High schoolers get head start on UH classes
Brayan Garza appreciates a good game of number crunching.
Seeing the value in earning college credit while in high school, the accounting freshman successfully completed courses in calculus, statistics and government.
His efforts paid off as the classes were redeemed for nine credit hours that went toward his bachelor’s degree, saving him several hundred dollars.
“It’s a load off your shoulder,” Garza said. “One less class to pay for.”
Starting next year, UH will reward several local high school students who rack up college credits just as Garza did.
Through a recently-awarded $605,000 grant from the Greater Texas Foundation, the University will expand its partnerships in Texas with the Early College High Schools program, awarding financial support to 25 students each year from 2012 -2018. The University is one of five Texas colleges to receive the grant.
ECHSs allow students to earn dual credit while in high school – up to 60 credit hours. UH is currently working with one local ECHS and will be able to start working with several others.
“The idea is to get the students to start thinking about a bachelor’s degree while they are in high school,” said Marshall Schott, the assistant vice president for instructional support and outreach.
Throughout the years, the University has enrolled many students who have earned college credit while in high school. However, the University never considered these students a special group, Schott said.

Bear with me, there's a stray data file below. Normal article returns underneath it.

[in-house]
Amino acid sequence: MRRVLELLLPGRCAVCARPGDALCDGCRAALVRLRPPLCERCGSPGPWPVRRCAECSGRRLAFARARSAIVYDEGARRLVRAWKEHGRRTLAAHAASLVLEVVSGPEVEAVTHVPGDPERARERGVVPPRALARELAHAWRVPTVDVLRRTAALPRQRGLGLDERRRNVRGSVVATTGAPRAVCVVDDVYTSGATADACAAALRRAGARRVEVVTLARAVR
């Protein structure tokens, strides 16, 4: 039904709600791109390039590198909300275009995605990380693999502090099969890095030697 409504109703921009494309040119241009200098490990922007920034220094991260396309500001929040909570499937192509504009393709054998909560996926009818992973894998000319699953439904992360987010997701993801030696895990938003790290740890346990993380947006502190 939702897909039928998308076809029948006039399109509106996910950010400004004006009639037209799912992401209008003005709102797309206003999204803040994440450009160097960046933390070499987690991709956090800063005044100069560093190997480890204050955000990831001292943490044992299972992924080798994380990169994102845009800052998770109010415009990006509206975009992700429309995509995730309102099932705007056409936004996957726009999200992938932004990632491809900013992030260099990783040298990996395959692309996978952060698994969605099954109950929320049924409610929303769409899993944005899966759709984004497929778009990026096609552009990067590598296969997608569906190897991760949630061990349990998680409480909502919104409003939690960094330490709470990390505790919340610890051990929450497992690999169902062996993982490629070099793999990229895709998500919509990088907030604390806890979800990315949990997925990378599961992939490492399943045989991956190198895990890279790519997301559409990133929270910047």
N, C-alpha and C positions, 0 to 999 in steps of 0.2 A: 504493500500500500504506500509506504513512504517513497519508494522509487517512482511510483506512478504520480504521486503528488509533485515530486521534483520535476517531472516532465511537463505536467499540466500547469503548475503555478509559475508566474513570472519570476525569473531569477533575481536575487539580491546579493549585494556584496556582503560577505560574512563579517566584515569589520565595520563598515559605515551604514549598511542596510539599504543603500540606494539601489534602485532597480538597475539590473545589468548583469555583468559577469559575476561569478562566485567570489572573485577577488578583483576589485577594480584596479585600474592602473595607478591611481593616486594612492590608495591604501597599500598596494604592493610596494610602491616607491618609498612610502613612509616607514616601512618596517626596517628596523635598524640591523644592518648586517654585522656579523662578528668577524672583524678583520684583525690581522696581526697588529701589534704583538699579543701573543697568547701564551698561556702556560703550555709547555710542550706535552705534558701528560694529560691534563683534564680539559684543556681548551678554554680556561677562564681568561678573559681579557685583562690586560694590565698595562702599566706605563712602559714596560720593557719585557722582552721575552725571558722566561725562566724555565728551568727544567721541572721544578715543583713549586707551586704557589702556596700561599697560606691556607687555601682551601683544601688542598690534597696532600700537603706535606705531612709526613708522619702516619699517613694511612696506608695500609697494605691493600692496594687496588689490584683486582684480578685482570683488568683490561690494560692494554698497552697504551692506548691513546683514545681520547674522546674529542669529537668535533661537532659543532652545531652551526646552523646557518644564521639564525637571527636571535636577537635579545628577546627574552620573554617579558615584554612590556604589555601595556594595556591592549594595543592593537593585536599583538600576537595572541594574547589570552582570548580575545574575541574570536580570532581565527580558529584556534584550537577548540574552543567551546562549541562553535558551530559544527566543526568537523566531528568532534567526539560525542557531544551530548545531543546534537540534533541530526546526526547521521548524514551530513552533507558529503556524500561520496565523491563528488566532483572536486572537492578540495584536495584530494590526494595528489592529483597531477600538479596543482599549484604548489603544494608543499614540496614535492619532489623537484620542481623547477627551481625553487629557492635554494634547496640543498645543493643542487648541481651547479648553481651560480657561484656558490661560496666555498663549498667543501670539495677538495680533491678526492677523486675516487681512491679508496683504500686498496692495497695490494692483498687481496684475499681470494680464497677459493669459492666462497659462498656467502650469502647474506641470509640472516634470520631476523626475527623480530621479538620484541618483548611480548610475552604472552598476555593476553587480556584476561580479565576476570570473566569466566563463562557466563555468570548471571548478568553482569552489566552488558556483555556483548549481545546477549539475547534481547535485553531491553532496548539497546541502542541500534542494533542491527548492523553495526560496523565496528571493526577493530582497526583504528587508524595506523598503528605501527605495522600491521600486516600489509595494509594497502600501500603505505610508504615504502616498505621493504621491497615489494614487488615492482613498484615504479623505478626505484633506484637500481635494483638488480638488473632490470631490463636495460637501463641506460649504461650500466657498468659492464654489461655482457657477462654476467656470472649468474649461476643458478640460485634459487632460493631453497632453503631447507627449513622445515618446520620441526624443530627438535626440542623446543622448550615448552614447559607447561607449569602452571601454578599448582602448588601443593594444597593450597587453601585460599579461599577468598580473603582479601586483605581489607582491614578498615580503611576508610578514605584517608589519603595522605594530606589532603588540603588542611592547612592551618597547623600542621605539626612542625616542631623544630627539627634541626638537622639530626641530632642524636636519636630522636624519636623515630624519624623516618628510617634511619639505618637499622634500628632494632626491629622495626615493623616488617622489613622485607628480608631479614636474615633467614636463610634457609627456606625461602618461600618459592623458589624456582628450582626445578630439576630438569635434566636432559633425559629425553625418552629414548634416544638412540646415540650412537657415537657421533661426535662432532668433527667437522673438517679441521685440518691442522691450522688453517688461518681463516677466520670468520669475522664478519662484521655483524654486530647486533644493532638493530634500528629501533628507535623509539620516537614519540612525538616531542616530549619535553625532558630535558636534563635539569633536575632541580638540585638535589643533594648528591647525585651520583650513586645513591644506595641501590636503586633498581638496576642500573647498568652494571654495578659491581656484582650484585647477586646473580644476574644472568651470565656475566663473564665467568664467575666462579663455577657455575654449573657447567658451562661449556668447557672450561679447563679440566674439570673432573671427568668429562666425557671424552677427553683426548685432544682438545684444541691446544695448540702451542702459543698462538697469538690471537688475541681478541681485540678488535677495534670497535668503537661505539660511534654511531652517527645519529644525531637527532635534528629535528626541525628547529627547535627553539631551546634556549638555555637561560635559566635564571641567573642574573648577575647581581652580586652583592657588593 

The students selected from ECHSs beginning next year will be tracked and treated as a special population, he added. Plans are also in motion to invite ECHS students and their parents to campus for a special orientation.
Students entering the program next year may be from any part of Texas.
Selection for the program will based on grade point average, class rank and entrance exam scores among other factors.
Students selected through the program will likely have earned 45-60 college credits while in high school Schott said.
“Some of these students are already completing associate degrees before finishing high school,” he said.
Schott said ECHSs have gained popularity because they help reduce the time and cost of education.
He said hopes the University’s efforts with the new special population will eventually lead to increase enrollment in graduate programs.
Political science sophomore Jessica Pitre regrets not taking classes to earn college credits while in high school.
“At the time, I was working and I didn’t have time to do that also,” Pitre said.
“I would be finished with a whole lot of stuff I have to take now, and I would have saved money.”